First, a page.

Simmons’ biggest stylistic issues, however, come when he tries to step outside of this culturally conscious comfort zone and into the realm of profundity. The strongest statement of his thesis actually comes from screenwriter William Goldman: “The greatest struggle an athlete undergoes is the battle for our memories. It’s gradual. It begins before you’re aware that it’s begun, and it ends with a terrible fall from grace. It really is a battle to the death.” Simmons’ goal, then, is to figure out which players and teams matter and deserve our memories. He tells his own story about being there for John Havlicek’s last game at Boston Garden and cheering for eight and a half minutes before the game—an incredible ovation for a deserving player. Simmons tries to make the point that we forget moments like this rather easily; he himself forgot what it was like to be there for Hondo. But here’s what he says,
“Once upon a time, the Boston Garden fans cheered Hondo for 510 seconds. And I was there. I was in the building. I cheered for every one of those 510 seconds and it was the only happy memory of that entire crummy season. But that’s the funny thing about noise: eventually it stops.”
That’s the funny thing about noise: eventually it stops? This is more confusing than enlightening, more cumbersome than prosaic, more unintentionally funny than poignant. It comes as no coincidence that the best-written parts of the book—the ones that do articulate the meaning of the sport—come in quotes or cameo appearances from people like Goldman, Chuck Klosterman, Steve Kerr, Bill Bradley, and Bill Walton. These, in fact, are phenomenal to read, making me ponder the potential of a book that collects wisdom on the sport from such emissaries of the game.
The most oft-quoted part of the book is something Simmons learned directly from his one-time nemesis, Isiah Thomas. How it all went down—at a topless bar in Vegas with Simmons’ feud with Zeke brokered by announcer Gus Johnson—is indeed an entertaining story (if not a new one for those of us who have read Simmons before). But the big profound moment comes later in the conversation, when Isiah suspensefully reveals, “The secret of basketball is that it’s not about basketball.” I understand, in a sense, what Isiah is saying. But it’s banal; it reveals nothing while wrapping itself in Zen clothing as a faux epiphany. Simmons carries this idea throughout the course of his book, explaining which players grasped The Secret (it earns capital letters) and which didn’t. Unfortunately, the entire concept is better articulated in the book’s final chapter by Bill Walton:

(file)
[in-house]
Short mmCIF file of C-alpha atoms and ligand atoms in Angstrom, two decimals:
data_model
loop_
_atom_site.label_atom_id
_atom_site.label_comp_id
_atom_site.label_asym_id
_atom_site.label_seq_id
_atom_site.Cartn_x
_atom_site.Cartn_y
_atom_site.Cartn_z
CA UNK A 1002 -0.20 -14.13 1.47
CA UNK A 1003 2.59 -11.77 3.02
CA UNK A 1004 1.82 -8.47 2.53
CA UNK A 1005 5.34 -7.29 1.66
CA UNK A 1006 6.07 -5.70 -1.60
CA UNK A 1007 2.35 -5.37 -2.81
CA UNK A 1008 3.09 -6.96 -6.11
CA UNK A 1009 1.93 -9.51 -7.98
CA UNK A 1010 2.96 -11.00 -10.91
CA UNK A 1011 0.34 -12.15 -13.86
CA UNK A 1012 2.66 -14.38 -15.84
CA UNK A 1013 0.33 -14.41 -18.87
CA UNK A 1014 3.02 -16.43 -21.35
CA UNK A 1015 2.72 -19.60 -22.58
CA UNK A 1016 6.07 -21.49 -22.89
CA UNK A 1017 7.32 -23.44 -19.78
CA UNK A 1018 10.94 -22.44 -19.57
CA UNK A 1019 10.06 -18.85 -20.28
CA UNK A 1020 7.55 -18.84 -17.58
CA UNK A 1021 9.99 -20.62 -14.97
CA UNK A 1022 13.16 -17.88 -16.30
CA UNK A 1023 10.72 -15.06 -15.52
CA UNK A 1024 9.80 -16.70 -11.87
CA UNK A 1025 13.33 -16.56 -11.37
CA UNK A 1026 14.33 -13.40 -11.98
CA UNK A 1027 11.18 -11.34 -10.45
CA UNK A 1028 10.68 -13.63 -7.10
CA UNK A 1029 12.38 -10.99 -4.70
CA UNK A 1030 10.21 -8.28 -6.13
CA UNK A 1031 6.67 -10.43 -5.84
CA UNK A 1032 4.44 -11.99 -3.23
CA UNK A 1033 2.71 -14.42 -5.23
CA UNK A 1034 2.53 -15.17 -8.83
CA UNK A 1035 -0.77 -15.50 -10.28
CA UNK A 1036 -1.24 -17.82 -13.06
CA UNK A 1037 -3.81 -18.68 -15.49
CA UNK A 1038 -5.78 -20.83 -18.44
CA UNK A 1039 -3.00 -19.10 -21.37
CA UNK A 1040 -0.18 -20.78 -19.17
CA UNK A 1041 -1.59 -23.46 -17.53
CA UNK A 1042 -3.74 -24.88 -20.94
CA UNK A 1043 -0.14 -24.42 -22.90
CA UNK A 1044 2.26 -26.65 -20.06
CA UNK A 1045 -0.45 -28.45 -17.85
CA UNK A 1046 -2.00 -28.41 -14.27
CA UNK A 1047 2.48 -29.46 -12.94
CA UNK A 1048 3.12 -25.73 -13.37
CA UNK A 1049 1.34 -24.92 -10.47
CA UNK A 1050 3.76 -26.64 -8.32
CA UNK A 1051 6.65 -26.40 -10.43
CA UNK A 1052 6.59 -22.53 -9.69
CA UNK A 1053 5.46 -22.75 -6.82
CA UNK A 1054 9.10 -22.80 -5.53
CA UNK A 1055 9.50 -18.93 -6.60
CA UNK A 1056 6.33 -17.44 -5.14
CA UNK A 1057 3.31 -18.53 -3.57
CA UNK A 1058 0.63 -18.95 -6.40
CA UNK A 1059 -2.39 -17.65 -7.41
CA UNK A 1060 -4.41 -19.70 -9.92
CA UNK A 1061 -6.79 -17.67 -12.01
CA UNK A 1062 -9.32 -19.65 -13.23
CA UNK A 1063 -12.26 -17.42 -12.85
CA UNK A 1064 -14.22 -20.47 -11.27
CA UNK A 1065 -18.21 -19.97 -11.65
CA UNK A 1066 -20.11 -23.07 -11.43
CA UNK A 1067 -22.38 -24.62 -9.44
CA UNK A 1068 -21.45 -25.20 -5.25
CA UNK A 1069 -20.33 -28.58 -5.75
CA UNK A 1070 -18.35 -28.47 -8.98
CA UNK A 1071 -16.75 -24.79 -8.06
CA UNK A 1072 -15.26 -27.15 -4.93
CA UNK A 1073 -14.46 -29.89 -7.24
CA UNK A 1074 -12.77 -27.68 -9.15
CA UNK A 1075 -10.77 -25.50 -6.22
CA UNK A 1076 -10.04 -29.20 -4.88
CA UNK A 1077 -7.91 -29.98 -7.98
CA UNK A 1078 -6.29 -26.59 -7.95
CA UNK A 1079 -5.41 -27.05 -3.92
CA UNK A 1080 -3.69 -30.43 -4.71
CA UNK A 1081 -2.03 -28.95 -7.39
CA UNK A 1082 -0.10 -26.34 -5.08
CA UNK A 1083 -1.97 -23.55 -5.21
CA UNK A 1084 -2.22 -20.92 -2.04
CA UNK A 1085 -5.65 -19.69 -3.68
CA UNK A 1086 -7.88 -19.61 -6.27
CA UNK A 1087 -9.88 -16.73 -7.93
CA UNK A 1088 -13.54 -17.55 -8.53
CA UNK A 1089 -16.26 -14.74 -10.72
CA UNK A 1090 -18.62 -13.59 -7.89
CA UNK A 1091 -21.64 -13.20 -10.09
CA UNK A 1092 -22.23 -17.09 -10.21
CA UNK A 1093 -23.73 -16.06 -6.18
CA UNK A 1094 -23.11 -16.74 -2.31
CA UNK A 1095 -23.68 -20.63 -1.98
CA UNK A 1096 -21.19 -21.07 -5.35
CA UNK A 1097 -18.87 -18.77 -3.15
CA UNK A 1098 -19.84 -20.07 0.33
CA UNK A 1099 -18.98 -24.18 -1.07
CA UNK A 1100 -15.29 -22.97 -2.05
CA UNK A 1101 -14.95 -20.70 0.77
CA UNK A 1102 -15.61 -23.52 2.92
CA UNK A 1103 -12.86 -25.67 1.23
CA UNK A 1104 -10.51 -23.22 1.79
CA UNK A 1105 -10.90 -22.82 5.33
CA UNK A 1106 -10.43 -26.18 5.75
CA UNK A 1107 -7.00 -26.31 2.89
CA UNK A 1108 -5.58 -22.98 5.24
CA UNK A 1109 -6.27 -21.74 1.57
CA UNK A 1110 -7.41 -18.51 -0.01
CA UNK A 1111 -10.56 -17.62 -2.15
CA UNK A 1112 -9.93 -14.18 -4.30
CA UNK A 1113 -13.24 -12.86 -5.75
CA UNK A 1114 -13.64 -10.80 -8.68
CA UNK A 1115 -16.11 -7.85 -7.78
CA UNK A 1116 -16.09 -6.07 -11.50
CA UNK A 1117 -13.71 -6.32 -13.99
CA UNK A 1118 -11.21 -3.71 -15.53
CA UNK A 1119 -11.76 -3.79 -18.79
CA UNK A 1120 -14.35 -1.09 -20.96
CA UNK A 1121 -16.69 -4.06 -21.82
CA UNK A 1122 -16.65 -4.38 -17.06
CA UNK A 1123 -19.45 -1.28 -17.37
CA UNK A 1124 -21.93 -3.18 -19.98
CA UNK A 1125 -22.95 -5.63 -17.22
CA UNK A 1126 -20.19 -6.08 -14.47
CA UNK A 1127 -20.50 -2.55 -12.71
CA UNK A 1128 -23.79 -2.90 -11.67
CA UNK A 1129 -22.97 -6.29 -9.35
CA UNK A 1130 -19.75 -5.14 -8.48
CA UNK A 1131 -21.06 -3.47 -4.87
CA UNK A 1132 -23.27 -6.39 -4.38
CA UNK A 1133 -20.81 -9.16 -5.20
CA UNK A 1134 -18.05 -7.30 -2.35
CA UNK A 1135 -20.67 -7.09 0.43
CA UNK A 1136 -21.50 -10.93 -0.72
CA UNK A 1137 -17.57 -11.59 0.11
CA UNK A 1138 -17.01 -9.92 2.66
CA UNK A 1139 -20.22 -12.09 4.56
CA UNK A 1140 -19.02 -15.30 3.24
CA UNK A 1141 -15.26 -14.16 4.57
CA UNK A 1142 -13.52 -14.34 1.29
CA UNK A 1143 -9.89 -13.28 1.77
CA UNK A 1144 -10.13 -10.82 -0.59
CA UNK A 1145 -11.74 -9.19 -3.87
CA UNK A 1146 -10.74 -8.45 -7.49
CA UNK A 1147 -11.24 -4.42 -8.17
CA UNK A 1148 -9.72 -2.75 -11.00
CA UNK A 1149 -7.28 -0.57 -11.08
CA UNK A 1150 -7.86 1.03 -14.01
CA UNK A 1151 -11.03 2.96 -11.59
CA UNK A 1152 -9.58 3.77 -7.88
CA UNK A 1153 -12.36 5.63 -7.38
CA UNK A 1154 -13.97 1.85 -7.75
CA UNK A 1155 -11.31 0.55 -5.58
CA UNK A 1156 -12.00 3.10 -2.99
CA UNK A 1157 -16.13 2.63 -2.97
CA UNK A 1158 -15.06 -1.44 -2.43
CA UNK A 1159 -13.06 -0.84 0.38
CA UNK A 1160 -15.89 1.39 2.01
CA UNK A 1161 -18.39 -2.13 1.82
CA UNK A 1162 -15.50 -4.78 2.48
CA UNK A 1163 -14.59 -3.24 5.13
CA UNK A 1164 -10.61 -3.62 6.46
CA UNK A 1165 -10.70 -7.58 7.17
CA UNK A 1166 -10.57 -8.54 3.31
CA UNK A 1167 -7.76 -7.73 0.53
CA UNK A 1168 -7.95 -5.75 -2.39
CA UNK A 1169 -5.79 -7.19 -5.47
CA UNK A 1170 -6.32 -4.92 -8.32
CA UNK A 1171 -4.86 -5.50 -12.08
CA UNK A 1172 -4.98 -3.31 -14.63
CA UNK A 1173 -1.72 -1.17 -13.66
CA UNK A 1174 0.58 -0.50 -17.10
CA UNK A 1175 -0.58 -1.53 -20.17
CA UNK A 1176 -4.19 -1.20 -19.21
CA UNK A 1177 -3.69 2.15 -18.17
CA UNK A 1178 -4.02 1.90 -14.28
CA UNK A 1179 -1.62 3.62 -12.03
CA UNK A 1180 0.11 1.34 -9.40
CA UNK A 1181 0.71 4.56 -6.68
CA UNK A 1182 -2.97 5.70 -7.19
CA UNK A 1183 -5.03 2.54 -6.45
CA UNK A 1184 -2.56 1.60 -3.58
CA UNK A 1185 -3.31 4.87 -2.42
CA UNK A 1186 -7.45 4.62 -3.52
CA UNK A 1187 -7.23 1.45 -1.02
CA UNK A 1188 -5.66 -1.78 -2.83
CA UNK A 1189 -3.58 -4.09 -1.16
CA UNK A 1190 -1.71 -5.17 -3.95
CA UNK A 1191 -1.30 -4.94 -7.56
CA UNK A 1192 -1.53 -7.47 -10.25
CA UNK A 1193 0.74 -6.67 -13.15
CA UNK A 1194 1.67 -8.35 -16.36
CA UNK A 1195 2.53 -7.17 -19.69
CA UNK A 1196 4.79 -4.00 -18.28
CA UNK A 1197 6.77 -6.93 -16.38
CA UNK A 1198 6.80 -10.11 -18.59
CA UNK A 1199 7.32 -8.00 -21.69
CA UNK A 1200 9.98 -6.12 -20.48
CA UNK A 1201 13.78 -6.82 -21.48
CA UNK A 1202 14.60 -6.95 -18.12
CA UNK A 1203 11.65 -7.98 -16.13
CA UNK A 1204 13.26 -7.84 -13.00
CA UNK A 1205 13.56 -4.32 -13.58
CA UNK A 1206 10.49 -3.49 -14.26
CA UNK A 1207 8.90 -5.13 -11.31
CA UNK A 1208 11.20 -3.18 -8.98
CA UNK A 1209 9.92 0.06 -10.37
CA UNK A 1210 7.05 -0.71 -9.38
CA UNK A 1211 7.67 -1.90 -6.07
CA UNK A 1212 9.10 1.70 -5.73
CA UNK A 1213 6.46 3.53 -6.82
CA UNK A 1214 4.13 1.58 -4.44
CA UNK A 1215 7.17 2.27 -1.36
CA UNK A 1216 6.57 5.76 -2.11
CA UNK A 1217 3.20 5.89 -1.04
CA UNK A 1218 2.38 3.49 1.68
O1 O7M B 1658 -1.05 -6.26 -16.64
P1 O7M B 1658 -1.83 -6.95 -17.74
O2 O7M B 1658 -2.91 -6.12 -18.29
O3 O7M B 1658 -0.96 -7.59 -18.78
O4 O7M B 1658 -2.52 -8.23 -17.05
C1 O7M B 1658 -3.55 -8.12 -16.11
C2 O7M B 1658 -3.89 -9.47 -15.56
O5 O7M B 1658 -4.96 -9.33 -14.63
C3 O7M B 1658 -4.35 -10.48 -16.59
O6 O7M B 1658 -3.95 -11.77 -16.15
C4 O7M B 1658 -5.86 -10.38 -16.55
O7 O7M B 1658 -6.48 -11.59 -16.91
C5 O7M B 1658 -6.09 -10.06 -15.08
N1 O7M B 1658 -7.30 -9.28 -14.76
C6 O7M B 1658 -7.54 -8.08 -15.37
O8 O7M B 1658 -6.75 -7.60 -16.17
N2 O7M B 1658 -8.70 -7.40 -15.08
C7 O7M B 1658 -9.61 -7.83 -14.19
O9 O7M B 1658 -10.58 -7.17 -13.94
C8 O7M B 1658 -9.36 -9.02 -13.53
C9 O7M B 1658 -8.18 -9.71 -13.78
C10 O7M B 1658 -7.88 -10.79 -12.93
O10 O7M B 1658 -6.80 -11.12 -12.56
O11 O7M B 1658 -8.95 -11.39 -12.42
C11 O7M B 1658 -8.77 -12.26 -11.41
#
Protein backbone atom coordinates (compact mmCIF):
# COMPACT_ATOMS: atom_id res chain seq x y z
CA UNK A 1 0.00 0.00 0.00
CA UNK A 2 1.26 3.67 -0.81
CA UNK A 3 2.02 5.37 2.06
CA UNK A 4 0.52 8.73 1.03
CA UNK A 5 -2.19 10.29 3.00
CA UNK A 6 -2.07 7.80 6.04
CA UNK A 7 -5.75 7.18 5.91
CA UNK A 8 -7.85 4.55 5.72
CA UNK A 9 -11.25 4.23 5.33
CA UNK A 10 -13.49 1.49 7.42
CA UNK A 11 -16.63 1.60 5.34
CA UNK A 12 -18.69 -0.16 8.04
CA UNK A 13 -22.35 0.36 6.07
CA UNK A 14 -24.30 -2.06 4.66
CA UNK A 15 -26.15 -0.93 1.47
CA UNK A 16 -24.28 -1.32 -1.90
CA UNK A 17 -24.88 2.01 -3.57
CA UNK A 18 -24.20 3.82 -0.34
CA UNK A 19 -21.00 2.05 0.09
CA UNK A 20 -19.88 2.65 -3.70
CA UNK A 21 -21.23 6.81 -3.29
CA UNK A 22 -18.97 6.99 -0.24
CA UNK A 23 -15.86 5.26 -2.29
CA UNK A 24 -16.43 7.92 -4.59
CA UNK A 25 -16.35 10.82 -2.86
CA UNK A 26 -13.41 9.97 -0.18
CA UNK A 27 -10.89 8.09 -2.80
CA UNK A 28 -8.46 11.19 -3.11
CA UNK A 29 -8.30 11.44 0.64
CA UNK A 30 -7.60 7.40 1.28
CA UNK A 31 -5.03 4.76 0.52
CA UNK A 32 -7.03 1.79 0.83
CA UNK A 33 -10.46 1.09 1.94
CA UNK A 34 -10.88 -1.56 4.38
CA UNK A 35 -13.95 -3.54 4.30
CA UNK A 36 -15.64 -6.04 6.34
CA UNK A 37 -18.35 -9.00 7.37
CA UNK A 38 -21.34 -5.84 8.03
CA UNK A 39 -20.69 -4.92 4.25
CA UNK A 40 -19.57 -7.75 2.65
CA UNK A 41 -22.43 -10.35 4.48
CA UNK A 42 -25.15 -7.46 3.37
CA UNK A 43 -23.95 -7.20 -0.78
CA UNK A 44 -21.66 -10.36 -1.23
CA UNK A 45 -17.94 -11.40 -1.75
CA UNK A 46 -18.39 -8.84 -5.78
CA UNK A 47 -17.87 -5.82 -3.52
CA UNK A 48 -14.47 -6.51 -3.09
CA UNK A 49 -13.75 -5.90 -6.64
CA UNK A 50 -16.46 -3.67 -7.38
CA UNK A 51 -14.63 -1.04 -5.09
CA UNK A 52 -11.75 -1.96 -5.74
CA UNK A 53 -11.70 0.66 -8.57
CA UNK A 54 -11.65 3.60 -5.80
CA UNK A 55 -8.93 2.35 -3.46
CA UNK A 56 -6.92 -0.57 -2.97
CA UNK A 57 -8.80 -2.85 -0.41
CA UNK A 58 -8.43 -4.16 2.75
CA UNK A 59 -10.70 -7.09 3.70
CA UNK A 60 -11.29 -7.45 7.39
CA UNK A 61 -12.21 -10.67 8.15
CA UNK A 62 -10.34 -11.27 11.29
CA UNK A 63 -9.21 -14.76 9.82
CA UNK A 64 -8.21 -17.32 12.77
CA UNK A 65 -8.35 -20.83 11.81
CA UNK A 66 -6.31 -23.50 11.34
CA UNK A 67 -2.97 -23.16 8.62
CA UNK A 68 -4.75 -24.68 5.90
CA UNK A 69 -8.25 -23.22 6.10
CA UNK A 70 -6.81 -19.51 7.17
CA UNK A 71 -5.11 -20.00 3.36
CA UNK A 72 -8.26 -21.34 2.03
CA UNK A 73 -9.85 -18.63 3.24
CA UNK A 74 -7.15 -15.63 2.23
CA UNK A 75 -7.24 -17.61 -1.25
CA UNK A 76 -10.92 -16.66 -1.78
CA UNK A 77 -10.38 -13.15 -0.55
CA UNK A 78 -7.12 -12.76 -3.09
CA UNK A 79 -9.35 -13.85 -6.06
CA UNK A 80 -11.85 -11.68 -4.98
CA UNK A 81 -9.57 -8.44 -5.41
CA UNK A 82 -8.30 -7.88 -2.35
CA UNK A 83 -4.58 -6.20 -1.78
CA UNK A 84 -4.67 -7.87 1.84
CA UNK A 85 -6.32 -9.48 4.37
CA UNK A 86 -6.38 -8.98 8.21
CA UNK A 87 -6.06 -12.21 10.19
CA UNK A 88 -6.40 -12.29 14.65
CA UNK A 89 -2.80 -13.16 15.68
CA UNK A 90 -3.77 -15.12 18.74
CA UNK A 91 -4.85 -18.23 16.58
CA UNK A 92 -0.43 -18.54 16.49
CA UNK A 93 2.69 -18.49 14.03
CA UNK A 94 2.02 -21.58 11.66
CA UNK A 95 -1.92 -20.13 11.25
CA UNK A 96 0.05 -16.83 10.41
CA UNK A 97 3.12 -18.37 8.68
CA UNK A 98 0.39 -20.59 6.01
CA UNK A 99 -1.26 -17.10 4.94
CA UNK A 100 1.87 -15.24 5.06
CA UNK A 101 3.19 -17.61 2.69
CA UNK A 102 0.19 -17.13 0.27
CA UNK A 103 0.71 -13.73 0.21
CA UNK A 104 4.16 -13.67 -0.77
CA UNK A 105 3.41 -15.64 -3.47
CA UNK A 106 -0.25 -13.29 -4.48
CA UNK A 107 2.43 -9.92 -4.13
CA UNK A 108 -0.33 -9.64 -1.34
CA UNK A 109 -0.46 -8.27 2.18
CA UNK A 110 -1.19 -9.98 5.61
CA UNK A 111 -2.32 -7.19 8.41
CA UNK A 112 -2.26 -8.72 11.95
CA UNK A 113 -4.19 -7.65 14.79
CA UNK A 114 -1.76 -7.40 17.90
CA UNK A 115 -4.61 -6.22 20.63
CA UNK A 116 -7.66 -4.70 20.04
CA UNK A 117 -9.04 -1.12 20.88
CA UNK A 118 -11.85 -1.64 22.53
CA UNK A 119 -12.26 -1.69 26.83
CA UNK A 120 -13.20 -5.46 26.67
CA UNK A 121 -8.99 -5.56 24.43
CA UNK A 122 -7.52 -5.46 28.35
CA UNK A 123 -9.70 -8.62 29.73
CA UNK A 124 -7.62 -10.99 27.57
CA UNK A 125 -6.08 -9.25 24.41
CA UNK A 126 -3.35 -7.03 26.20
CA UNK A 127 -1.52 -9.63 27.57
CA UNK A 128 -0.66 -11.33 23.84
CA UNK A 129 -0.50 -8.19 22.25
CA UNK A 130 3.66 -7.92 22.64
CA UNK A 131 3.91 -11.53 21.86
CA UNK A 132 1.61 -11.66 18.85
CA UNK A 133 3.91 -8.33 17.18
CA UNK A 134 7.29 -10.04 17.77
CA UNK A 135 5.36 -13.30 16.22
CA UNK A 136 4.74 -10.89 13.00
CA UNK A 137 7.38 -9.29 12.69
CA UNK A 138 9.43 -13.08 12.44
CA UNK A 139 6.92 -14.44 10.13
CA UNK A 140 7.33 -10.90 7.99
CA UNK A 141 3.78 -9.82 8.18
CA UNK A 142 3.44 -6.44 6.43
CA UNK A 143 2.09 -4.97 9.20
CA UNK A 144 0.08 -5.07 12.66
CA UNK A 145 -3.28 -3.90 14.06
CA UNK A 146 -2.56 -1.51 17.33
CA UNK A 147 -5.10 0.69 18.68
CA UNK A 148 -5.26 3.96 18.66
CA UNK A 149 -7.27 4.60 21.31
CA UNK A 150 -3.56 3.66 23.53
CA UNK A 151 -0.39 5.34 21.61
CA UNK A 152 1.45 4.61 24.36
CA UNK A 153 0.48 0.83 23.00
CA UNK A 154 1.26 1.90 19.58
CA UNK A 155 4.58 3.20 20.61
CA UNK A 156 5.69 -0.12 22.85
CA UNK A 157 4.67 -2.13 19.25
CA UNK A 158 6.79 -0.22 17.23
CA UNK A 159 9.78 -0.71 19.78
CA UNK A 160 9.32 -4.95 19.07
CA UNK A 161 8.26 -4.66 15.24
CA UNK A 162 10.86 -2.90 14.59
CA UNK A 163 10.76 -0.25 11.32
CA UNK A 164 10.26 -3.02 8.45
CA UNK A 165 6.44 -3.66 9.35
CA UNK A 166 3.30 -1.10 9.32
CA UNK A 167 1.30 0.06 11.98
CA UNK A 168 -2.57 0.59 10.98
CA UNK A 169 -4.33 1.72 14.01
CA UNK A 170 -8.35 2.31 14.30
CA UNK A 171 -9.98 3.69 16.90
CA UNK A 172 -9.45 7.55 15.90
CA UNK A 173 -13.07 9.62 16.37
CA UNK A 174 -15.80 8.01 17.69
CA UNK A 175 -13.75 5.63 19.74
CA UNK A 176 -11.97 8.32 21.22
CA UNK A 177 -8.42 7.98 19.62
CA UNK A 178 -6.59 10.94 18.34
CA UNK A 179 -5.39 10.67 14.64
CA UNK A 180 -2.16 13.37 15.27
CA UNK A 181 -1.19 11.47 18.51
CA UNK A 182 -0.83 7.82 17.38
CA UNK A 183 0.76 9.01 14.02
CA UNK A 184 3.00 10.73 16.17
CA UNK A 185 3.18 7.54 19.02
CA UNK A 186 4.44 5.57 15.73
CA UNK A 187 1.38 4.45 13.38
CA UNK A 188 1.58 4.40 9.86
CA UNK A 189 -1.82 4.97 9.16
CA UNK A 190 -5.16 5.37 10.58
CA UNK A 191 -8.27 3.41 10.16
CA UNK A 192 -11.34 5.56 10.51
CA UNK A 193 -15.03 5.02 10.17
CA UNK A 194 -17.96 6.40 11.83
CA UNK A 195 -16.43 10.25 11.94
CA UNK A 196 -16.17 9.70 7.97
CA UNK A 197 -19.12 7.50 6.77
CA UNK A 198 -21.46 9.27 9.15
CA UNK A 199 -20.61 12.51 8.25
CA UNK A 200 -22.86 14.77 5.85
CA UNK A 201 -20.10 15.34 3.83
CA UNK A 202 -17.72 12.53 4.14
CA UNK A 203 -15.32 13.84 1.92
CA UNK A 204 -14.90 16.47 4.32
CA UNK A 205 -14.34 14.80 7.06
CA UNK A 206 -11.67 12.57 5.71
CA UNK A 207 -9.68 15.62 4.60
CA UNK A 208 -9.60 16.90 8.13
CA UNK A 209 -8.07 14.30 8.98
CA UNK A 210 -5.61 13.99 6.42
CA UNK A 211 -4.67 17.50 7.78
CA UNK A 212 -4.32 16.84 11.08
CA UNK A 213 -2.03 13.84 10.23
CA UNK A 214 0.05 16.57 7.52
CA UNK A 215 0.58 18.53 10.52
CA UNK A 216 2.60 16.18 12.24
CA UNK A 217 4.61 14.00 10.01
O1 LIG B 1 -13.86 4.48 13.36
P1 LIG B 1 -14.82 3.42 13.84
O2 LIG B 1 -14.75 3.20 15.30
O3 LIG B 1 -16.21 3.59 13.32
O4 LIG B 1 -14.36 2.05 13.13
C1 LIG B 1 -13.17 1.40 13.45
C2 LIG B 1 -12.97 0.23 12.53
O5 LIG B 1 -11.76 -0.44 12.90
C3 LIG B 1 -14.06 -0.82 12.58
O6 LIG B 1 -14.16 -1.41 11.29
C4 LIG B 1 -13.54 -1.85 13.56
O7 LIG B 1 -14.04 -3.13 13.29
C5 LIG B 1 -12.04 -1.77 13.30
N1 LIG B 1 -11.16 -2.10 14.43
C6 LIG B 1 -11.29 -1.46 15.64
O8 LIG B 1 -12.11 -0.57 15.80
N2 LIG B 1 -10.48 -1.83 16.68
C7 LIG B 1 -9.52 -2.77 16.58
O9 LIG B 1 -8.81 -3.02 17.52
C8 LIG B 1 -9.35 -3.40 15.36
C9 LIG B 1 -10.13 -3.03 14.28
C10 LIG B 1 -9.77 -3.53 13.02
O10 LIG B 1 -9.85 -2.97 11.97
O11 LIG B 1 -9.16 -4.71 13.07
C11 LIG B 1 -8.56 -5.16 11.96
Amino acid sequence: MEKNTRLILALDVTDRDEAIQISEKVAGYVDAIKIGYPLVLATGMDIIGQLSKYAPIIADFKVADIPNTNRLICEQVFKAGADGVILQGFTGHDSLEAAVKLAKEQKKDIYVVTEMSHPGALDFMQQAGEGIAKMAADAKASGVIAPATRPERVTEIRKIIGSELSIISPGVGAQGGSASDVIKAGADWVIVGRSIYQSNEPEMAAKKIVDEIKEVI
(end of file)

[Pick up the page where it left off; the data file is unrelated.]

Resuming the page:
“It’s not a secret as much as a choice. Look at the forces fighting against that choice. Look at the forces pushing you to make the other choice, the wrong choice. It’s all about you. It’s all about material acquisitions, physical gratification, stats and highlights. Everywhere you go, you’re bombarded with the opposite message of what really matters. And you wouldn’t even know otherwise unless you played with the right player or right coach…. The history of life is that most people figure it out. Most of the time it’s too late. That’s the real frustrating part—the squandered opportunities you can’t get back.”